Written and directed by Sam Arbor and lead actor Adam Ali, living in the tunnels beneath Tripoli a queer Libyan teenager, Britannia, dreams of escape to a better life, but an unexpected discovery forces him to question whether to stay or flee from his homeland and his friends. Also starring: Colette Dalal Tchantcho, Elysia Kozinos, Usaim Younnis and Ali Gadema.
The fascinating thing about Baba is its mix of directorial style and tone which almost feel like a political thriller set against a story which is heart-rending and nostalgic. It sounds as if it wouldn’t work and yet it does, perfectly. It intensifies the separation and rejection felt by Britannia (Adam Ali), while never taking anything away from its intimacy. One of the exceptional things it achieves is to explore the more complex relationship of those turned away from their religious families because of their sexuality or gender identity. Even in just its 18-minutes, it definitively gets across how it’s not a black and white issue, the love is still there even if its buried between layers of complicated emotions.
Sam Arbor and Adam Ali also brilliantly manage to strike a balance of a darkly edged sadness and a hopeful spirit. It acknowledges the distressing nature of the story but has a focus on the future, the tone is one which accepts the trauma of the past but doesn’t let it stop Britannia from moving forward. All of which is embodied by the performance from Ali, there’s a lot of layers to fit into its 18-minutes but there’s an openness and honesty to the way Ali portrays Britannia which makes that an easy task. He hits some familiar notes in his vulnerability, the ecstatic and overt nature fighting against his emotional turmoil and genuine fears, masking his reality in a cheerful blend of colours but he’s still an original feeling character.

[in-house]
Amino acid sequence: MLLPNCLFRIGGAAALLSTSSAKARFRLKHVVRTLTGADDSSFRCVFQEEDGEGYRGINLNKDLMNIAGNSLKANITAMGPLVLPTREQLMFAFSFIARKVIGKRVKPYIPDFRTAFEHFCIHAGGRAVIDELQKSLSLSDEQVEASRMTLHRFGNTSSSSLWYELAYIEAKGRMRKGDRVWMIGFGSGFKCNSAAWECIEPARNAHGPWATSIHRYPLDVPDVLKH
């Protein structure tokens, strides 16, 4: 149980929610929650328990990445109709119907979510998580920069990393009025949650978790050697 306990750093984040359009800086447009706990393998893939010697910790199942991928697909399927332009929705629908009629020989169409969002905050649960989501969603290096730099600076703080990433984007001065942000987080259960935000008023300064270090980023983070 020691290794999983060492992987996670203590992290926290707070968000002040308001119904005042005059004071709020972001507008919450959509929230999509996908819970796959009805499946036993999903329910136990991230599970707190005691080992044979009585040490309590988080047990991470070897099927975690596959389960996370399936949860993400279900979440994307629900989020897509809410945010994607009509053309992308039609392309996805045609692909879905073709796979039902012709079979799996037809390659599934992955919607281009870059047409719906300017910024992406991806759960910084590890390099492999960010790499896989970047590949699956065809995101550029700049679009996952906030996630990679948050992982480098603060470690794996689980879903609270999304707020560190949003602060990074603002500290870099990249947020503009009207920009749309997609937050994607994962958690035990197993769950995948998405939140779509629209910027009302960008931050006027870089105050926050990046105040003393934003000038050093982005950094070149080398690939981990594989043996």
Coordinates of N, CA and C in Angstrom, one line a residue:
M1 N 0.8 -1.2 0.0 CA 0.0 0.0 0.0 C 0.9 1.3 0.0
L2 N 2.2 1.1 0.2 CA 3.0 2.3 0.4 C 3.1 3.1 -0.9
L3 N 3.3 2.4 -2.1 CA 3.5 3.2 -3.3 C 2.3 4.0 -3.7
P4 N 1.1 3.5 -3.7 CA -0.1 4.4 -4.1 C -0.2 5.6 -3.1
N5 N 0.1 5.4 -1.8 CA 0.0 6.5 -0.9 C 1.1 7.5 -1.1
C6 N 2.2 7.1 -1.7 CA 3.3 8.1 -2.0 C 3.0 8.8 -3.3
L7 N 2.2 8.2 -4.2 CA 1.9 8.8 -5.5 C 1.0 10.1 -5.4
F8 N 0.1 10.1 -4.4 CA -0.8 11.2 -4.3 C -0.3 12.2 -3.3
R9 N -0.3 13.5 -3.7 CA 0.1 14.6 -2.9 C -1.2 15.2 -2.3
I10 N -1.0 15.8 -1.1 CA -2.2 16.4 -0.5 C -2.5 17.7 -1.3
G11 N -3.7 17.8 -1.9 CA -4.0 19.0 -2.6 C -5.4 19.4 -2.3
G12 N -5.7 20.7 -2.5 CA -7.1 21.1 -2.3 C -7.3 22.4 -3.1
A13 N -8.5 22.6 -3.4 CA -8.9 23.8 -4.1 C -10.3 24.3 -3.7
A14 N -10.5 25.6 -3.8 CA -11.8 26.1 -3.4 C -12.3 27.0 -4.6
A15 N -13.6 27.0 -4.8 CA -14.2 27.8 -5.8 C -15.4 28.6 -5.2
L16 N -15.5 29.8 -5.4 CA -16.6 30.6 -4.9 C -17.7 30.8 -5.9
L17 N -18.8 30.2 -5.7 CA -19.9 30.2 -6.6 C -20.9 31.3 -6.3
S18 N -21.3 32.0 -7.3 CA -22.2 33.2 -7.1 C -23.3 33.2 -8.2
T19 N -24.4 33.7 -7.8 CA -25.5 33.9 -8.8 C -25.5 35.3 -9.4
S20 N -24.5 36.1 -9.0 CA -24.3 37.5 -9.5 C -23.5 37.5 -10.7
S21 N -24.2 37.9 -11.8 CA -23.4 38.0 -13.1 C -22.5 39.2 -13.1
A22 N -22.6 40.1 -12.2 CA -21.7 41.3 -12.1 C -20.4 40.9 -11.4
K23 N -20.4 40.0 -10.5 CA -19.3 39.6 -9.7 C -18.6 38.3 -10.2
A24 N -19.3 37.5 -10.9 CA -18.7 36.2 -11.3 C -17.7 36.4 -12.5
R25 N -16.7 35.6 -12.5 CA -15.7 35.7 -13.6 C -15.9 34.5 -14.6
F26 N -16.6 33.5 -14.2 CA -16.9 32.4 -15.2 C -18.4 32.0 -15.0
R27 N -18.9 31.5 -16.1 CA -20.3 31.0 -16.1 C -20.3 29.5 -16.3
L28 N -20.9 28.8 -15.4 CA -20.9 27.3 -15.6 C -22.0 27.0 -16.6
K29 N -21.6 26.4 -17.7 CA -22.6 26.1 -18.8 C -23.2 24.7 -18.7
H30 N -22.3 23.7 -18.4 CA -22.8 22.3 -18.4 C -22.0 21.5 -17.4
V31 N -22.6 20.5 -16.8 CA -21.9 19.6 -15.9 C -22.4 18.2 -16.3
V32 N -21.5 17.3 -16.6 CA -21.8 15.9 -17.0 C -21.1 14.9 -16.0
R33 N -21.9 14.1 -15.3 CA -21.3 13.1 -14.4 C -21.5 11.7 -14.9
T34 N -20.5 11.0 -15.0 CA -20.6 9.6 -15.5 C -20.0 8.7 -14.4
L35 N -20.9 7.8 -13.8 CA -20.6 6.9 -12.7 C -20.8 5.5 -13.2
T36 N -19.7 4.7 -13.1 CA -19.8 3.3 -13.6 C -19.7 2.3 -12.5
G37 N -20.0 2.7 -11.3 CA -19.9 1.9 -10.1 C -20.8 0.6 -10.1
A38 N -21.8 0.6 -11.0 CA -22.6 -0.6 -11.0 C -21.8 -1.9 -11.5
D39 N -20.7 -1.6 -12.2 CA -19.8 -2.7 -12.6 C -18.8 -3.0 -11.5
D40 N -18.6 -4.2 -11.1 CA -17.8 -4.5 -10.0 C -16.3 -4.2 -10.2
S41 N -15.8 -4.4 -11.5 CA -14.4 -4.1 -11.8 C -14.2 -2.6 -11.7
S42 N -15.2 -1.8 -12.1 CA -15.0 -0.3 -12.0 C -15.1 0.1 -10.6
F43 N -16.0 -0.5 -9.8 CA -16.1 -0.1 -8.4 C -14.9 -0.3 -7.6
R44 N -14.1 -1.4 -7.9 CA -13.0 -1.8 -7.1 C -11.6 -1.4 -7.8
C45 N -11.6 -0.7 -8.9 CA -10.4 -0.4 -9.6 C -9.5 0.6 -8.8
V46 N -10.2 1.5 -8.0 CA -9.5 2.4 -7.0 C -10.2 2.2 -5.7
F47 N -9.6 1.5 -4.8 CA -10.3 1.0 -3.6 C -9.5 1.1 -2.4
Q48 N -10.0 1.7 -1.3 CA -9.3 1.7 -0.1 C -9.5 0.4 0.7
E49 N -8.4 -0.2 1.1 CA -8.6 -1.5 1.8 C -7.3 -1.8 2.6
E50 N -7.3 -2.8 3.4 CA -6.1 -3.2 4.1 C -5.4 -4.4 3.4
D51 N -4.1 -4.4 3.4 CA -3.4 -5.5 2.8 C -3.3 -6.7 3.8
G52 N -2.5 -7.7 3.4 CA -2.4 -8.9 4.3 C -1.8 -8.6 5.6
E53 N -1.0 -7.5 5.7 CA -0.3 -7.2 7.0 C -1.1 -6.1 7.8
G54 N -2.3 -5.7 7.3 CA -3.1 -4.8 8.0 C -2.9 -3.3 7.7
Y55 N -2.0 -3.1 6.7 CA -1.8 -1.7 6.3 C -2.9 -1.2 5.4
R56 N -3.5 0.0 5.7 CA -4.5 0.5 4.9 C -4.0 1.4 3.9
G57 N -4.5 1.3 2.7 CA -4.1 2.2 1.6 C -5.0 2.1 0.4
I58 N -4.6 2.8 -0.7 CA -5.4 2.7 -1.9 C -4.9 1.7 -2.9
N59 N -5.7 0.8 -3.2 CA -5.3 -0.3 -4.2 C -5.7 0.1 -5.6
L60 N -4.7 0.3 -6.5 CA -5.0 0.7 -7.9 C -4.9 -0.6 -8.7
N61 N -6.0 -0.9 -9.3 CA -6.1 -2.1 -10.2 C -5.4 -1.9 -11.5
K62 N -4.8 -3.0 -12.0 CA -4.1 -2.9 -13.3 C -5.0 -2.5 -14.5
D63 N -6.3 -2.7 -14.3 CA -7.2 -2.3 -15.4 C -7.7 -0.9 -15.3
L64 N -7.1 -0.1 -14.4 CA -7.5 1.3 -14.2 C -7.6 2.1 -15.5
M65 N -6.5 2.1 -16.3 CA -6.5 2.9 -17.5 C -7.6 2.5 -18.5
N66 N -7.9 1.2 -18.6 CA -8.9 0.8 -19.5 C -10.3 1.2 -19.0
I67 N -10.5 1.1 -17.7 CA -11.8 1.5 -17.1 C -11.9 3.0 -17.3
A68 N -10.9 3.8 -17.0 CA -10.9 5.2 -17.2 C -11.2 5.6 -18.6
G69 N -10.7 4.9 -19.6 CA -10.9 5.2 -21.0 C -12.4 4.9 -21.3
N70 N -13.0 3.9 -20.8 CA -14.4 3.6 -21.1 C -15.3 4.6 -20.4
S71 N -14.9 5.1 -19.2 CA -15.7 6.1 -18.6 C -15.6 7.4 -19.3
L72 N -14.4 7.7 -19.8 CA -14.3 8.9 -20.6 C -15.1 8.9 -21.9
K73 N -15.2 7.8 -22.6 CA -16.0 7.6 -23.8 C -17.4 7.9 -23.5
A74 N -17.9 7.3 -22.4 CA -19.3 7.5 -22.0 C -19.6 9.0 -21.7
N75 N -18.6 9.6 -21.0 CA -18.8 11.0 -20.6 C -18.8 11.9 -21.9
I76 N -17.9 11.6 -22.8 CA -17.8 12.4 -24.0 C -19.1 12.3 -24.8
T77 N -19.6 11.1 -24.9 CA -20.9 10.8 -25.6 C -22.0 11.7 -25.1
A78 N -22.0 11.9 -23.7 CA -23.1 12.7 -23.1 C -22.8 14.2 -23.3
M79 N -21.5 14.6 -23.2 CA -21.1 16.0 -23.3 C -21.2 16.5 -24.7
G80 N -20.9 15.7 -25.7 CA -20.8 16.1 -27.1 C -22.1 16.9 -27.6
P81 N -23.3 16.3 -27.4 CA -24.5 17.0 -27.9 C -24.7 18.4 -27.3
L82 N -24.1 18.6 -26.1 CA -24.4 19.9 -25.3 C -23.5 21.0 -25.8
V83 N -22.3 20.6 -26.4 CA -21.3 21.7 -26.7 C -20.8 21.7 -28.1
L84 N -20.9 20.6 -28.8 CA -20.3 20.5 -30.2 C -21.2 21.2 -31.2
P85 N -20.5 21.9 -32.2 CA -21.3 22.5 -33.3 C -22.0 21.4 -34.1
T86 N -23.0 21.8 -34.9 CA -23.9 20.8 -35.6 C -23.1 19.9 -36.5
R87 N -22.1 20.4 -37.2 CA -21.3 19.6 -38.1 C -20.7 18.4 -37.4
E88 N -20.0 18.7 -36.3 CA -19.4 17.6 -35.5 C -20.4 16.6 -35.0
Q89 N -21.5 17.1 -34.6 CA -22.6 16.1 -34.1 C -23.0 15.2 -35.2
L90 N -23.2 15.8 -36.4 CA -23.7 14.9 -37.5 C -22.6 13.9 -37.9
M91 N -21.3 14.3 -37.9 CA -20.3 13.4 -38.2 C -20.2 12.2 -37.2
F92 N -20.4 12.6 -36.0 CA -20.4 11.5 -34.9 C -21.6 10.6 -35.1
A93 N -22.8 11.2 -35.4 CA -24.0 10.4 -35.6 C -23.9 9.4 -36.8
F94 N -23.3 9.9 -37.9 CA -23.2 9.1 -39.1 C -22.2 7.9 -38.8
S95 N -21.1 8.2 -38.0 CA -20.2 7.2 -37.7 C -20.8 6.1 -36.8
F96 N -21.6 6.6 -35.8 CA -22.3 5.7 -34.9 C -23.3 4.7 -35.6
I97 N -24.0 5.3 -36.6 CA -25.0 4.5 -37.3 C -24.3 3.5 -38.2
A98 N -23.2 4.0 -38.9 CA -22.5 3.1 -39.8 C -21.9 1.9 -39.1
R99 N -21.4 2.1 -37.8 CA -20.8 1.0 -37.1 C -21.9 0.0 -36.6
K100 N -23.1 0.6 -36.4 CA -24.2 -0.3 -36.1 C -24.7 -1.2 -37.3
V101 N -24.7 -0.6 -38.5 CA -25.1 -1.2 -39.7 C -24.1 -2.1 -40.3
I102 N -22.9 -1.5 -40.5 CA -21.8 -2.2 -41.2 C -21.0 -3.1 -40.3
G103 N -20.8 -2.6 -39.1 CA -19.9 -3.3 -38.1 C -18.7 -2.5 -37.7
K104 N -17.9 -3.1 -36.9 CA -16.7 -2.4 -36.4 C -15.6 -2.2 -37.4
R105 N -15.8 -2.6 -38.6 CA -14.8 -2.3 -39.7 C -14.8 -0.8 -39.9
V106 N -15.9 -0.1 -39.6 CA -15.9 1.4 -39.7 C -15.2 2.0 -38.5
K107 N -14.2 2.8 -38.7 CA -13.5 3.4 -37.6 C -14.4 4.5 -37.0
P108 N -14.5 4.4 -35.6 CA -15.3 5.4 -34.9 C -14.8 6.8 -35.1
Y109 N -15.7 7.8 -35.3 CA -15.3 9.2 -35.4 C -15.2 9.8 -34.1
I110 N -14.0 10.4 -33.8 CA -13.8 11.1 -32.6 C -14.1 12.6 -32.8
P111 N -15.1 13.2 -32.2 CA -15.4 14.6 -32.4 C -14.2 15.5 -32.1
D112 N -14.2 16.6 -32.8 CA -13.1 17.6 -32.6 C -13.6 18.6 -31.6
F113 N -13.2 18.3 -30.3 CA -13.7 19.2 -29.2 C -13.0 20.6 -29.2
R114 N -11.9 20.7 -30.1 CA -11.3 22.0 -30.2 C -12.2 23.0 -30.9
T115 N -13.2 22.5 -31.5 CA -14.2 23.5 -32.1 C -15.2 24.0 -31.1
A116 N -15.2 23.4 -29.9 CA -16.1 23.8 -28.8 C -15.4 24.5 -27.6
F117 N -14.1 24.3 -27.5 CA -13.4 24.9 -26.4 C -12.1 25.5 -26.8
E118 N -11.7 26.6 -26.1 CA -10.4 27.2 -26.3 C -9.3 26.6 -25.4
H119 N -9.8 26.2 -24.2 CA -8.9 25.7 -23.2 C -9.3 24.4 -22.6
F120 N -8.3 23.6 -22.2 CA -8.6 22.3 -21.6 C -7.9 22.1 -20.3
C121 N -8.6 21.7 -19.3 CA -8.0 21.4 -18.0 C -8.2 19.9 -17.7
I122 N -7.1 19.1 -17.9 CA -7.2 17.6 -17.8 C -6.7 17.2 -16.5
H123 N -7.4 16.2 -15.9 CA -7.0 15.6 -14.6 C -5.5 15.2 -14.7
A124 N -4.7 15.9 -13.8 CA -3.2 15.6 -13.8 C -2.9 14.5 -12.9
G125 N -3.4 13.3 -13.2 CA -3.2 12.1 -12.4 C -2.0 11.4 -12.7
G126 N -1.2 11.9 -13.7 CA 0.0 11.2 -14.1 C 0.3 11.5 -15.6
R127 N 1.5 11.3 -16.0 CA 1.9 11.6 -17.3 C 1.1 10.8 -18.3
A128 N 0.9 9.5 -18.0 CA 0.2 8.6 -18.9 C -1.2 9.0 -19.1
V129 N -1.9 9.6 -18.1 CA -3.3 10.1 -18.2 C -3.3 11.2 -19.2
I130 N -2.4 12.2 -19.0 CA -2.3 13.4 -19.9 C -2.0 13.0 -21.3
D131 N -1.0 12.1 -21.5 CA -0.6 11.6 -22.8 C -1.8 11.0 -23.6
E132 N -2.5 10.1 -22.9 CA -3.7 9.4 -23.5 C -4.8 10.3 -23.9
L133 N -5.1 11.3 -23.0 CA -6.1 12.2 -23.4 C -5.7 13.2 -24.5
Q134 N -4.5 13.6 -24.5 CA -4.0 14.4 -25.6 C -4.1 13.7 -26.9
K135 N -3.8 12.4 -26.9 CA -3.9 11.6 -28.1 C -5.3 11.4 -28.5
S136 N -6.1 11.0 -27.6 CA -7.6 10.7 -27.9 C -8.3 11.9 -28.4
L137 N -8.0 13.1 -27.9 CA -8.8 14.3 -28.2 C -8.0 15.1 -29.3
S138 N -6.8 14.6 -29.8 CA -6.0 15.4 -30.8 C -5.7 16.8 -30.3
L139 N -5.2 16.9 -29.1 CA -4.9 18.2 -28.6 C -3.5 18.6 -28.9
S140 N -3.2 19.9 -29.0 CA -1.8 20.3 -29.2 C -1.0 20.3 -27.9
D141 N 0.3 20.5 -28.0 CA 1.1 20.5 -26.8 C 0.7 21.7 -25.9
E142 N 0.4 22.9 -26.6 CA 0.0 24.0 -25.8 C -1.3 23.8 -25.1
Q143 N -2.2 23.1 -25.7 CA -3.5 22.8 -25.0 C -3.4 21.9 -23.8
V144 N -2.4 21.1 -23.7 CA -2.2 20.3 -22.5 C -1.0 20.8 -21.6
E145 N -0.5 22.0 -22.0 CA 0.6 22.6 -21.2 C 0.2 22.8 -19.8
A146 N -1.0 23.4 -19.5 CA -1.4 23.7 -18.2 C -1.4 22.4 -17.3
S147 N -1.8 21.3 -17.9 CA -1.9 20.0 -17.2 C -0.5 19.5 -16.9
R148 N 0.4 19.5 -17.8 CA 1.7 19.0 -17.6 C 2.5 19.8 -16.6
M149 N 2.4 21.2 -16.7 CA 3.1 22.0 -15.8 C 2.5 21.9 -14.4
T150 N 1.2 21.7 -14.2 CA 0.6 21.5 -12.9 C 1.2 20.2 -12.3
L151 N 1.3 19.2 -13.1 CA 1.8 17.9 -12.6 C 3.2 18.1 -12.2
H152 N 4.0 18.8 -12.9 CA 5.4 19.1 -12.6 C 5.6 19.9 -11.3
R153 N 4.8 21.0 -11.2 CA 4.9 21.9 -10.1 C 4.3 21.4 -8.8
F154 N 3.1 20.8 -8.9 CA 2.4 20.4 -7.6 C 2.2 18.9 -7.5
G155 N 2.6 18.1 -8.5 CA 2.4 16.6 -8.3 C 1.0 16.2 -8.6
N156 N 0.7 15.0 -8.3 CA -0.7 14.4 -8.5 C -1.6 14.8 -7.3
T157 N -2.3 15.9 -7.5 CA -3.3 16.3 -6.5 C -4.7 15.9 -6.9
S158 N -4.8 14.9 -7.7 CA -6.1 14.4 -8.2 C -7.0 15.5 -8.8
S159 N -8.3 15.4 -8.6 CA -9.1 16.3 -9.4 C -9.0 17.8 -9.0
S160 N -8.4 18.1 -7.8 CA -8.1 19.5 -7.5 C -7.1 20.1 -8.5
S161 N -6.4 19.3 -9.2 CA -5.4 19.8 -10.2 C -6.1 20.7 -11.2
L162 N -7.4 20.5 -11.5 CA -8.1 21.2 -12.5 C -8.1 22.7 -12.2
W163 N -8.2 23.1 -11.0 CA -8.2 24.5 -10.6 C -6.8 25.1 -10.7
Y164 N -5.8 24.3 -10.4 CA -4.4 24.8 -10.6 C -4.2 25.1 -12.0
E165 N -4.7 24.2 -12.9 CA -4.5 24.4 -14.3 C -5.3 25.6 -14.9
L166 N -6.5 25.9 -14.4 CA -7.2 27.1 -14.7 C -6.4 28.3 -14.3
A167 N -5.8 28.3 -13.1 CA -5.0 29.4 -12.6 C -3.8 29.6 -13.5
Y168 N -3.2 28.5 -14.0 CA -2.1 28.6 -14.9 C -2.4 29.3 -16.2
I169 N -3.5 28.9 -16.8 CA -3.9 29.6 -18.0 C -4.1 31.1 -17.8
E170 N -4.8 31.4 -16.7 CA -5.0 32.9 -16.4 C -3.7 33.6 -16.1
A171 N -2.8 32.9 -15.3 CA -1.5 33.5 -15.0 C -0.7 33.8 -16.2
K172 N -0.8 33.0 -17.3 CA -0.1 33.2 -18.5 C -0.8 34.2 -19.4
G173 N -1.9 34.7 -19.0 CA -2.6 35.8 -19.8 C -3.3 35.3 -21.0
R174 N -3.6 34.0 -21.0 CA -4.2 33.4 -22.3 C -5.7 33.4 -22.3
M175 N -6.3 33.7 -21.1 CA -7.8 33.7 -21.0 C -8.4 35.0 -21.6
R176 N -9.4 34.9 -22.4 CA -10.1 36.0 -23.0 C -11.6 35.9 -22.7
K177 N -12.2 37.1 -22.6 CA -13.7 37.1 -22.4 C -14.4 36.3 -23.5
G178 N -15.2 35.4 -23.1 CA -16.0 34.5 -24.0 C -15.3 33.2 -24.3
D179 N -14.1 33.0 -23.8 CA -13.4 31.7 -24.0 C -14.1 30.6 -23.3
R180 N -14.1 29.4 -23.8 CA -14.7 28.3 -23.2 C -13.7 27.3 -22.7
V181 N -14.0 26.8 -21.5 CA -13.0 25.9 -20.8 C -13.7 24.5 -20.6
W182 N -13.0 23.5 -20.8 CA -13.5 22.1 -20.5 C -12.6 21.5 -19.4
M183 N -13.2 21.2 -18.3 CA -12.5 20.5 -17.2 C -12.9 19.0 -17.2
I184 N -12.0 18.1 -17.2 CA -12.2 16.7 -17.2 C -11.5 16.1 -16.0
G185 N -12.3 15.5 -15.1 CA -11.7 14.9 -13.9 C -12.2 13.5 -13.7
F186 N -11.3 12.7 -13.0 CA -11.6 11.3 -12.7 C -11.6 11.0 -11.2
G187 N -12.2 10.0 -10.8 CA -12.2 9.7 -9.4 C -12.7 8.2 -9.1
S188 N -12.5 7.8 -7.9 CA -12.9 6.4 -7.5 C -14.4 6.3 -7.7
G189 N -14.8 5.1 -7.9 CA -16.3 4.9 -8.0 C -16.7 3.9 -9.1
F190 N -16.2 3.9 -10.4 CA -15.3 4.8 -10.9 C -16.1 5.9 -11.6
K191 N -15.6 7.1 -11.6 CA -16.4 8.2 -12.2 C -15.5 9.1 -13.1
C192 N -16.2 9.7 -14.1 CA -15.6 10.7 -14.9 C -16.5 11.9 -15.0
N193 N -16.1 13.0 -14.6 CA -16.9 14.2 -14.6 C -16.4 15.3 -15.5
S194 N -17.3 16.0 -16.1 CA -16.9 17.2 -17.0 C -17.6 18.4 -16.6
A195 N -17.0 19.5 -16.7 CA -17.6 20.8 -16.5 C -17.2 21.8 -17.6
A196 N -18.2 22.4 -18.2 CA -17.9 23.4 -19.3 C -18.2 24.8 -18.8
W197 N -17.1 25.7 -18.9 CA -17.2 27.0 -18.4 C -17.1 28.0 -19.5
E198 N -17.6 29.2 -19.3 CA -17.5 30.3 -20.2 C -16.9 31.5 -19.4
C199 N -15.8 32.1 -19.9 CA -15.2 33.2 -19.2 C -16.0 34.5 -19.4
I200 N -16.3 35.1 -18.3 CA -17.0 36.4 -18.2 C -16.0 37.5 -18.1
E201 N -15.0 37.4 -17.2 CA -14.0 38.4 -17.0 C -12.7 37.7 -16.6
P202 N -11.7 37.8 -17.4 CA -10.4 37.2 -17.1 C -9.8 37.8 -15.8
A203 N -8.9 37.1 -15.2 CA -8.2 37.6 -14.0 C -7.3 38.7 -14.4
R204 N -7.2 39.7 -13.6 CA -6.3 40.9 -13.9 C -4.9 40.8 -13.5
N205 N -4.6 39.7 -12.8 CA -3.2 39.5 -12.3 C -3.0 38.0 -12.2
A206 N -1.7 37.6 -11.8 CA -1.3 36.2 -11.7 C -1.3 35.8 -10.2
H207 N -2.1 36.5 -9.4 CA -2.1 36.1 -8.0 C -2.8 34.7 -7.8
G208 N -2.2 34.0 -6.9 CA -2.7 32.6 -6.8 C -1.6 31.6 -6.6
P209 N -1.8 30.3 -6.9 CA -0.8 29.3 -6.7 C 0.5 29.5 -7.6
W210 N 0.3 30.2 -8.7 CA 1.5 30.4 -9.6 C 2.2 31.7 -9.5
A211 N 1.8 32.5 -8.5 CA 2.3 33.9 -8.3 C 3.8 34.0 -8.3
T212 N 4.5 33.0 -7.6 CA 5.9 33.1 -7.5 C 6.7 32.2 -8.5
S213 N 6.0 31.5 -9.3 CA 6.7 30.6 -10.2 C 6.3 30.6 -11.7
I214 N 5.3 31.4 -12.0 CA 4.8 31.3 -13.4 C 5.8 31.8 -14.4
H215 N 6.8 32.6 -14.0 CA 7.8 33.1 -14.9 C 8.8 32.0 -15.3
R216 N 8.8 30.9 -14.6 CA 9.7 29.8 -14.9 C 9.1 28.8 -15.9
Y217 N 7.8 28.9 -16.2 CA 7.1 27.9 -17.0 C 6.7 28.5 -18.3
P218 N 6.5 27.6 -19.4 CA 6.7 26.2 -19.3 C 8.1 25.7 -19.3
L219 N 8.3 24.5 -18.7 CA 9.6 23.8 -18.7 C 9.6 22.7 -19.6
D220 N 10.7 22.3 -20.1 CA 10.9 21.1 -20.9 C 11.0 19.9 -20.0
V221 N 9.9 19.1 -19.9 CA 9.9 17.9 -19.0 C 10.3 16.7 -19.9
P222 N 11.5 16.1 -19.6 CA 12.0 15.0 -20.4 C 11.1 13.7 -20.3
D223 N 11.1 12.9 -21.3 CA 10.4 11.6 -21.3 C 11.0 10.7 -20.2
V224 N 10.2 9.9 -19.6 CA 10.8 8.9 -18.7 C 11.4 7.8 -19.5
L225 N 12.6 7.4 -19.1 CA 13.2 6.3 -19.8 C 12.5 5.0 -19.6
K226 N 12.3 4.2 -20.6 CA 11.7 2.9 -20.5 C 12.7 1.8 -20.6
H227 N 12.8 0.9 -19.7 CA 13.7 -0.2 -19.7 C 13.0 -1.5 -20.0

What Arbor and Ali have put together here is a fantastic short film which strikes right at the heart, it blends an intimate story with a gripping directorial style. It’s exactly the type of film which you’d love to see expanded because there’s such potential in this story.
Verdict: ✯✯✯✯✯ | 10/10
Winner of both the Iris Prize 2021 and the Best British Award
Directed by Ian Smith, following the deaths of his stepmother and grandmother, disability and LGBT+ rights campaigner Paul Davies attempts to write to the father he feels rejected by, hoping to find resolution and peace.